Helen sat in the booth alone. The Diner was what every Diner should be. A place filled with people from no place in particular who seemed familiar in ways Helen could not describe. The waitresses wore lipstick colors from comic books and the tiled floor had wear marks that looped around the tables and booths. Helen drank her iced tea and ate her french fries while she listened to the couple in the booth behind her. They were older than Helen, their voices told her so. And their words. It seemed they had met online and were now looking at eachother face to face for the first time. He asked her where she was when Kennedy was assassinated. Helen thought about her own answer. She was somewhere else. Parts of her in her mother, parts in her father, not yet joined. Maybe space. Maybe Heaven. Maybe another body where she had a life unlike her own now. Helen pictured herself as a man who worked in a factory and wore coveralls. He loved his wife and missed his grown children. He loved to build things from wood in his garage and believed that his dead parents were proud of him. He missed them when Kennedy was killed but was glad they avoided the sorrow. Helen ate her fries and thought about being a man and wondered if, in a past life, she could fix her own car and not wait in a Diner while other men repaired her radiator. #nightwalk

Helen sat in the booth alone. The Diner was what every Diner should be. A place filled with people from no place in particular who seemed familiar in ways Helen could not describe. The waitresses wore lipstick colors from comic books and the tiled floor had wear marks that looped around the tables and booths. Helen drank her iced tea and ate her french fries while she listened to the couple in the booth behind her. They were older than Helen, their voices told her so. And their words. It seemed they had met online and were now looking at eachother face to face for the first time. He asked her where she was when Kennedy was assassinated. Helen thought about her own answer. She was somewhere else. Parts of her in her mother, parts in her father, not yet joined. Maybe space. Maybe Heaven. Maybe another body where she had a life unlike her own now. Helen pictured herself as a man who worked in a factory and wore coveralls. He loved his wife and missed his grown children. He loved to build things from wood in his garage and believed that his dead parents were proud of him. He missed them when Kennedy was killed but was glad they avoided the sorrow. Helen ate her fries and thought about being a man and wondered if, in a past life, she could fix her own car and not wait in a Diner while other men repaired her radiator. #nightwalk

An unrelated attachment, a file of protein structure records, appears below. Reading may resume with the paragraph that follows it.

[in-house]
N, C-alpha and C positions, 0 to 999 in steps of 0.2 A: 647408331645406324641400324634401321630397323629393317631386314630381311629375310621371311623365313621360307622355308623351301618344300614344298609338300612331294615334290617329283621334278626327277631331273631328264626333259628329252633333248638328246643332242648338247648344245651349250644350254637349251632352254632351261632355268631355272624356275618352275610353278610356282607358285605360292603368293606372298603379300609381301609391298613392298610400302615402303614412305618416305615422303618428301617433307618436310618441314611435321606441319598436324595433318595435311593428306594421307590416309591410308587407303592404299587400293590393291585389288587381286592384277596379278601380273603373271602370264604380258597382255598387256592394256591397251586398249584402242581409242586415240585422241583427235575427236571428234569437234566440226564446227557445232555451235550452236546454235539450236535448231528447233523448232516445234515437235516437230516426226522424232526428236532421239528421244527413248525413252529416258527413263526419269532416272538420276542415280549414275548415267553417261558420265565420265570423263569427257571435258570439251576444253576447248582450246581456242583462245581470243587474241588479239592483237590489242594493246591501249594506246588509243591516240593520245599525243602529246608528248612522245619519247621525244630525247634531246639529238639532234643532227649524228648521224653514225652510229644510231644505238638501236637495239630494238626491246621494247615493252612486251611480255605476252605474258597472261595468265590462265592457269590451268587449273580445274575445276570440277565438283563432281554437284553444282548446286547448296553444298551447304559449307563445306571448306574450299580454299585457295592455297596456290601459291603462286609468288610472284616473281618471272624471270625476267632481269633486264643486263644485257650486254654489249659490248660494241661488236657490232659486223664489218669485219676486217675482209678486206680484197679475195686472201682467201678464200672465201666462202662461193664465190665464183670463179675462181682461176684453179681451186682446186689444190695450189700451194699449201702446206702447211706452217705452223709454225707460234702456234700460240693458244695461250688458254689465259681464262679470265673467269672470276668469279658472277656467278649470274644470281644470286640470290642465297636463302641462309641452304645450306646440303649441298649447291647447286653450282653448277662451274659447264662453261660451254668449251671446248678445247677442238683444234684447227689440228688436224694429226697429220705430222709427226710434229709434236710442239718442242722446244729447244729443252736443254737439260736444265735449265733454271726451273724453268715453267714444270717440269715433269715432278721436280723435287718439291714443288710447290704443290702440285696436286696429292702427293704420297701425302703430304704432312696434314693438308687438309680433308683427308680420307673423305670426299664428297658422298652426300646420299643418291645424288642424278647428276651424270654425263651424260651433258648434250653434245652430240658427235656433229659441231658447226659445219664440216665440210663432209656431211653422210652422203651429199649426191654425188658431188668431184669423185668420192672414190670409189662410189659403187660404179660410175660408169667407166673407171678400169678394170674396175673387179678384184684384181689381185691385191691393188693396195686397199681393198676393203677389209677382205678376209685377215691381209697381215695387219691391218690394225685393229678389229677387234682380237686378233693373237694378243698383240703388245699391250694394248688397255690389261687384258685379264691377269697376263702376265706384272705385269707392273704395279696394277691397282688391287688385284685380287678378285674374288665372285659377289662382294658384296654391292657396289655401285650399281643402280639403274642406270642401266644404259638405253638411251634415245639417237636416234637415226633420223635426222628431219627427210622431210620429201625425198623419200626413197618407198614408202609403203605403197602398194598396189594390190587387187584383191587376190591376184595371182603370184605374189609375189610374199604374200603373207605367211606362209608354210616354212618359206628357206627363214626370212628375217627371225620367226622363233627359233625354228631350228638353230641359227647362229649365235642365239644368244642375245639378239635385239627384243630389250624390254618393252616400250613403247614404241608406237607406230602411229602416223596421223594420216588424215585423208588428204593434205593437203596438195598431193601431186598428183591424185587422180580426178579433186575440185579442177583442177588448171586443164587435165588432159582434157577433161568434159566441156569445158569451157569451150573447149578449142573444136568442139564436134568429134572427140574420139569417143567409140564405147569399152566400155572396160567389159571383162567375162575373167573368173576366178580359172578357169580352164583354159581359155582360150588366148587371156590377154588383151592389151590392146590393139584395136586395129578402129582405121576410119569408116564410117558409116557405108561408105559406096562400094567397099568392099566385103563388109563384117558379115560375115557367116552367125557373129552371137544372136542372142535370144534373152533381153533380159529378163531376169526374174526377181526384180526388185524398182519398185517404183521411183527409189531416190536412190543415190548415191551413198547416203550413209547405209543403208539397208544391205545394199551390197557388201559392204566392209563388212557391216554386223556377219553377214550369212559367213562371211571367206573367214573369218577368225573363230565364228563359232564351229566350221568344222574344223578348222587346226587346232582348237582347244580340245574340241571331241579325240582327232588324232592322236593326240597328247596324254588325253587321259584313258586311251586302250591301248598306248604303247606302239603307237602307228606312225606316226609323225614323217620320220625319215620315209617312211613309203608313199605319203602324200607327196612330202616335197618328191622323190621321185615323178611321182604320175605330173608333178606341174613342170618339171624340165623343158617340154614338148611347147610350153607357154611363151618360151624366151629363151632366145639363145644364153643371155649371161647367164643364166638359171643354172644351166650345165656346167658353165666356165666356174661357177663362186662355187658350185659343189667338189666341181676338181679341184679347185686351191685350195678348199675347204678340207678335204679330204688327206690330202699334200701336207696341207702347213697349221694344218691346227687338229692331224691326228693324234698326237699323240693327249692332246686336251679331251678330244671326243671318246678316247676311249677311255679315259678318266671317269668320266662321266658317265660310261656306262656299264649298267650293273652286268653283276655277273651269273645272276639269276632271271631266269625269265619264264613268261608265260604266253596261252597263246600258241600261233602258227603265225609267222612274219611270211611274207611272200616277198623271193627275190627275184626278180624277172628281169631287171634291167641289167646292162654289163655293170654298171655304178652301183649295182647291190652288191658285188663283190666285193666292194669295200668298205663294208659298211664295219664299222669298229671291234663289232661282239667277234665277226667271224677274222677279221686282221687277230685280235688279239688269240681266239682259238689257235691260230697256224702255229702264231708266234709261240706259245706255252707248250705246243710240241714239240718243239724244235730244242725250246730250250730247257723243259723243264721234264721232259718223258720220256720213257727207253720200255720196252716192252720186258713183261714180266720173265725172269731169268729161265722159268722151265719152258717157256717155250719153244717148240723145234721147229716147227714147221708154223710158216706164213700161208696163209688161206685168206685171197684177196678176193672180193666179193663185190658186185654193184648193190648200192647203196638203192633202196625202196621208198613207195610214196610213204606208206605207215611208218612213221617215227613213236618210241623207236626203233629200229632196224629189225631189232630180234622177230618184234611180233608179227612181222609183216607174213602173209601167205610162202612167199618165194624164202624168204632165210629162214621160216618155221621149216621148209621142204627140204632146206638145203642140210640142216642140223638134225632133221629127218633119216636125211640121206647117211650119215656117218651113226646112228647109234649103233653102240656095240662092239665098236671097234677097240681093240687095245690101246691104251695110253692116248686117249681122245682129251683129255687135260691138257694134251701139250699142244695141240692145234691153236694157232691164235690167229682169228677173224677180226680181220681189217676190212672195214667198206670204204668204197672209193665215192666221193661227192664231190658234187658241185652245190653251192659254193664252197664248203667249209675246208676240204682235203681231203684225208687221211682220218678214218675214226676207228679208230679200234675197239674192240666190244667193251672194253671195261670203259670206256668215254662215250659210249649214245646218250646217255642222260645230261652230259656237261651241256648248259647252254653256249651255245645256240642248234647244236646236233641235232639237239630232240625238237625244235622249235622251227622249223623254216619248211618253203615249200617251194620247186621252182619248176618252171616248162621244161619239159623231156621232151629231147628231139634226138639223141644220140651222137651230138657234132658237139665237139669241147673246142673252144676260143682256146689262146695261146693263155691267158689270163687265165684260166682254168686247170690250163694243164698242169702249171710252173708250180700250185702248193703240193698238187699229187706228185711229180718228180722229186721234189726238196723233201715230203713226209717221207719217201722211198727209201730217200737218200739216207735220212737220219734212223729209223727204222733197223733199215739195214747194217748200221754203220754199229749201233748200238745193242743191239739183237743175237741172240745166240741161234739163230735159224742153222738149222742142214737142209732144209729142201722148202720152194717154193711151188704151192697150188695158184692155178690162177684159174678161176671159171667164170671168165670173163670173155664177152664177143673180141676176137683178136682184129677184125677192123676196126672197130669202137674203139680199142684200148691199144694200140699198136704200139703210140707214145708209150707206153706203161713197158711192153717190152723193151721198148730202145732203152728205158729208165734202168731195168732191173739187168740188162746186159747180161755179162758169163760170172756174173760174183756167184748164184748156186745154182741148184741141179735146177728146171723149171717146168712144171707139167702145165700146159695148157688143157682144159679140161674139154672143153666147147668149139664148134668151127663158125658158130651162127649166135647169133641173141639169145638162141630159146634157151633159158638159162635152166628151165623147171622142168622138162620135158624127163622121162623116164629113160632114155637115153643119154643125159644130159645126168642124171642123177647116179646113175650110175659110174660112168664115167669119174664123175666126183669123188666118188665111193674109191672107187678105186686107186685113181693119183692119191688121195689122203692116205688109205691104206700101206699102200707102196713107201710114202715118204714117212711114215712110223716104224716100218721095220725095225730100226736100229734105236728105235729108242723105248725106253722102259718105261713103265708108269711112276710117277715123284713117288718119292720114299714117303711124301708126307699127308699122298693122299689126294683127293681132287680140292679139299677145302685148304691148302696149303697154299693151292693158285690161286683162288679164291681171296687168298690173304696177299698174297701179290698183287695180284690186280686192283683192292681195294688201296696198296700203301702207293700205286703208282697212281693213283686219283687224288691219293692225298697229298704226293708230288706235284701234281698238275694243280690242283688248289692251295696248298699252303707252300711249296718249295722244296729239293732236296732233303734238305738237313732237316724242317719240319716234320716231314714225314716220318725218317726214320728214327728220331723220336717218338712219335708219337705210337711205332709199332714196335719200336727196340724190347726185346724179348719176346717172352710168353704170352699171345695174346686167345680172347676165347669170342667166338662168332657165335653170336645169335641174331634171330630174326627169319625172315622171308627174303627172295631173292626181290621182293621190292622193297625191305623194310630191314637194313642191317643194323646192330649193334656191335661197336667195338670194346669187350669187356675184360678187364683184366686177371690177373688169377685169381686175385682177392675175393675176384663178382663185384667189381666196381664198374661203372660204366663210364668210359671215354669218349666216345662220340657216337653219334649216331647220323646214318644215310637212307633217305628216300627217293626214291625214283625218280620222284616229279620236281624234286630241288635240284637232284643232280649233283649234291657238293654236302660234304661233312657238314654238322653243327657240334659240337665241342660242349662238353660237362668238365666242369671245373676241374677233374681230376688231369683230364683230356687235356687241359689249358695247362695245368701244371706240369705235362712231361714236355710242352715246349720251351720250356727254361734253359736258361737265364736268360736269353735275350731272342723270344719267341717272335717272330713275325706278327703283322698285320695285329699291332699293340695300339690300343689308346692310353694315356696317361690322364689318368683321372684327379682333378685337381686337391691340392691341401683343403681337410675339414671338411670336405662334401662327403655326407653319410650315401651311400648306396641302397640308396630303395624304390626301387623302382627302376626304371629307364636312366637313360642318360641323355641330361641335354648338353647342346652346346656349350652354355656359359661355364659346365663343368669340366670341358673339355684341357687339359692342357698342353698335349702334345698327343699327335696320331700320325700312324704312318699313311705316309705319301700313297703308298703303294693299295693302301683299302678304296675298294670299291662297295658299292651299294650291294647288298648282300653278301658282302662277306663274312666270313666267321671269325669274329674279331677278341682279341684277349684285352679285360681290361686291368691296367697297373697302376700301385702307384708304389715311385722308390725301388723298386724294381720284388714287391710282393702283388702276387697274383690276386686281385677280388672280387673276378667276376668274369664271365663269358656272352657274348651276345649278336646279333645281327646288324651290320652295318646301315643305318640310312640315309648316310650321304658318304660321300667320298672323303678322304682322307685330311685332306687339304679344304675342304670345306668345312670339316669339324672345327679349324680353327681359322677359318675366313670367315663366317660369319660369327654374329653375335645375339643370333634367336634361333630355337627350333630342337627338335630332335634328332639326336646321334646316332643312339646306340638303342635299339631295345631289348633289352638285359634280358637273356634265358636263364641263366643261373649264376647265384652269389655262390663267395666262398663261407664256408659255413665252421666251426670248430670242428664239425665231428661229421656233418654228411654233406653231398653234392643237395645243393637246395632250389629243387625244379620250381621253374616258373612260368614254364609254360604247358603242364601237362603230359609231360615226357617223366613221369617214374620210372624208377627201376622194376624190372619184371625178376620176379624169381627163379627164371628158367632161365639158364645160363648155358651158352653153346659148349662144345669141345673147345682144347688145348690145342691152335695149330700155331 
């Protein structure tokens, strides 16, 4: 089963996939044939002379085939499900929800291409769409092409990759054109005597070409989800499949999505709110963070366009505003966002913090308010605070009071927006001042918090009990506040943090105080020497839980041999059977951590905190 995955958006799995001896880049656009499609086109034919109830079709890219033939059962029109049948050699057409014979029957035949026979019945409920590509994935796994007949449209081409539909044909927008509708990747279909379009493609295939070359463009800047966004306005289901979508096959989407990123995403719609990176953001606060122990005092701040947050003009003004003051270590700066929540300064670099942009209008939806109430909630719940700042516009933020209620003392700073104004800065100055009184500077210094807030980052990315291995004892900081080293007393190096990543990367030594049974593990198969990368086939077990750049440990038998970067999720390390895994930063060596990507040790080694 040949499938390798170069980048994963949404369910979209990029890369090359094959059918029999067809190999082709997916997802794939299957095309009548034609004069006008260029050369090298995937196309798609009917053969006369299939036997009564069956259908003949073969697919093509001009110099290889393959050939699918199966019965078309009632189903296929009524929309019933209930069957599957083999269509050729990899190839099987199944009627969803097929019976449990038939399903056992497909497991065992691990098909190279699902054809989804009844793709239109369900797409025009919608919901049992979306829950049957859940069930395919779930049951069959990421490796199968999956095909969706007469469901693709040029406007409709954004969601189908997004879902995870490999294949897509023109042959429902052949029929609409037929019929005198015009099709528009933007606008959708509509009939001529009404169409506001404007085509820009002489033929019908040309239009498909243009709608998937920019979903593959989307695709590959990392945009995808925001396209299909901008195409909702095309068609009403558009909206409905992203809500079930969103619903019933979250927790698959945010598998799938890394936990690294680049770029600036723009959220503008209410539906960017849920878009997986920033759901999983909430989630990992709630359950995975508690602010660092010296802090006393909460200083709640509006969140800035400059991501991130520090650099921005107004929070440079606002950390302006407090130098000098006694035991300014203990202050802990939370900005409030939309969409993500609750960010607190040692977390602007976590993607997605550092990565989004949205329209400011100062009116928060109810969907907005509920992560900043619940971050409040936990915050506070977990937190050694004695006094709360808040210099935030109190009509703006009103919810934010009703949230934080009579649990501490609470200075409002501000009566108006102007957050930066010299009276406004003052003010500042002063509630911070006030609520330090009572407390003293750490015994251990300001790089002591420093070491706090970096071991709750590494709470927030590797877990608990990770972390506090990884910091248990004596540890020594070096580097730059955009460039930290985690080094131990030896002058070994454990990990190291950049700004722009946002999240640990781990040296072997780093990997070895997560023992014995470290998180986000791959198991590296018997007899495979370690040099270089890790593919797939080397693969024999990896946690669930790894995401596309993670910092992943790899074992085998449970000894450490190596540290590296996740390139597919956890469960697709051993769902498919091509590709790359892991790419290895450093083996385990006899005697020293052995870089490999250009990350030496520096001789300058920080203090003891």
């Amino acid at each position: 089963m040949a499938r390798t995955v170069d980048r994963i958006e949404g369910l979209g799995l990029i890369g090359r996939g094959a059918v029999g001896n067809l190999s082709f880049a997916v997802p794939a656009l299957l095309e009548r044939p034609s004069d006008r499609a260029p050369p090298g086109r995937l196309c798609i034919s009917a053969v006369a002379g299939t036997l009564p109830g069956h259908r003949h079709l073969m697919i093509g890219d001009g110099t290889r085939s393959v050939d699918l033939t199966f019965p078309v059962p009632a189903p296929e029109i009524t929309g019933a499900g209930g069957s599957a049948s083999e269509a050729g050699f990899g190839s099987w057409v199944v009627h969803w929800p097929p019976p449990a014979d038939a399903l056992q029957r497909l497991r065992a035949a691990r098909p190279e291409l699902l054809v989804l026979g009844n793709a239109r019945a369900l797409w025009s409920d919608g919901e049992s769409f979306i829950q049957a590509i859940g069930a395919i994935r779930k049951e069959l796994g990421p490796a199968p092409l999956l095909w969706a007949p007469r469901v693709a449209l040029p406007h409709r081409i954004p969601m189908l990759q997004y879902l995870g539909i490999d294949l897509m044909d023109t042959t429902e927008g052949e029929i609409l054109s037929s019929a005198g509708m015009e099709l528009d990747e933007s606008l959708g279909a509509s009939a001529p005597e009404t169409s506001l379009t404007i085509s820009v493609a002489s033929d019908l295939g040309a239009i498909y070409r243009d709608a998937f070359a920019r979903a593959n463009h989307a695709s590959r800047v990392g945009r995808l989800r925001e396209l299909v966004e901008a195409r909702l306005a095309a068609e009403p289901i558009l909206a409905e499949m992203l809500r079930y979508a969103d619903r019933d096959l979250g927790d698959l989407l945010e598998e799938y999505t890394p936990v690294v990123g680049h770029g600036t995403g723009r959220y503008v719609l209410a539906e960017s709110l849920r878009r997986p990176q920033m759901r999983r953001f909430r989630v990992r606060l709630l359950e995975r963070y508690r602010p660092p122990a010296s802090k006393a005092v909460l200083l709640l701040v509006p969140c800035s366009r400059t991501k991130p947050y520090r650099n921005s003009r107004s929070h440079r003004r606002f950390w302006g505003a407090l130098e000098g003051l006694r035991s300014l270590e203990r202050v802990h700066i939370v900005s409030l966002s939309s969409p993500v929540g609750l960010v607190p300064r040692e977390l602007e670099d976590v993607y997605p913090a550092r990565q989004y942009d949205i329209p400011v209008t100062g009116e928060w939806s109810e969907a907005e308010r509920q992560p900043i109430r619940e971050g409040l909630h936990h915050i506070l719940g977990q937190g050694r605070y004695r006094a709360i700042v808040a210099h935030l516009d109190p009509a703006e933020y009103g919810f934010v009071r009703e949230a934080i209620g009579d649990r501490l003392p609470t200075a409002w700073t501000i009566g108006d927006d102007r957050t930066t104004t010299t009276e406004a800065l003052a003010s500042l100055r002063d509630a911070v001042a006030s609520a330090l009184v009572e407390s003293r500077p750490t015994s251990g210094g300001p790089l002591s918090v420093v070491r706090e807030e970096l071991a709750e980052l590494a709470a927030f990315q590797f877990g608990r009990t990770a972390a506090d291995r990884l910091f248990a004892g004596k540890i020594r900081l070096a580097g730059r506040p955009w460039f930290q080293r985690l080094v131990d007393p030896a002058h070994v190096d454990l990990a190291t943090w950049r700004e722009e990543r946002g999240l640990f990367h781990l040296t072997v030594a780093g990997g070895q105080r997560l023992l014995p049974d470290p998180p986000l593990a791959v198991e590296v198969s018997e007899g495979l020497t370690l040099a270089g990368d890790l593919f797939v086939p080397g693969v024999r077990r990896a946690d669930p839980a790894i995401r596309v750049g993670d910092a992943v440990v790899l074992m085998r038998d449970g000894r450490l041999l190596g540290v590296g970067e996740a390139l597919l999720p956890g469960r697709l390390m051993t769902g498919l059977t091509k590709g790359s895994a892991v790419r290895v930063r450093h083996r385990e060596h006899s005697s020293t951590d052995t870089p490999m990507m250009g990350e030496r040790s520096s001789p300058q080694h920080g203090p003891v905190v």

Willa loved the water. Each year her birthday candles were blown out in the hopes that she would grow gills and be able to live in both worlds.  Beneath the surface of the water she was weightless and free. She was fearless even in the lake at Camp. Day or night, she swam with her eyes open; her legs pressed tightly together as if she had a long, singular bottom half and a fin replaced her feet.  She loved the fog of the silt and the speed with which things would appear to her out of the murky water.  Fish. Felled tree limbs. Old tires. Boat motors.  It was a perfect world and she belonged.  Her brother, Mason, had watched her come into the world in the water. Hippie parents in a candlelit room and a tub of warm water. Mason watched her rise to the surface and glow as she took her first breath. He was only five, but he knew she was a fish of some kind.  He wanted rid of her as much as he wanted to be inside her.  Even at that age the dye had been cast with him. He was a strangely wicked boy with voices in his head and a curiosity that kept his father up nights.  Willa was nicknamed, ‘Mermaid’ and Mason spent many hours watching his sister swim. Or bathe. Or dive.  The older she got, the less she let him watch her. He had to hide himself.  He began to resent her modesty. After all,  he was the first to see her as a fish and he loved her in ways he was certain no one else ever would.  Mason told Willa, 14 now, to swim to the bottom of the lake. There was something there a young mermaid needed to see. Willa dove off the dock and made her way down into the silt. She passed nothing new until she saw the girl. Her legs were bound with rope and her head had been taken off. Her arms rose and moved in the current and a false fin billowed  in the dark water behind her. Willa barely made it to the surface without choking on lake water. Her brother leaned over the edge of his small row boat and told her that he knew she was a Mermaid. He knew she was real. He would let her live and not slay her if she let him watch. Everything. Willa closed her eyes and tried to pretend it was her birthday.  She wanted gills and she wanted to disappear.   #nightwalk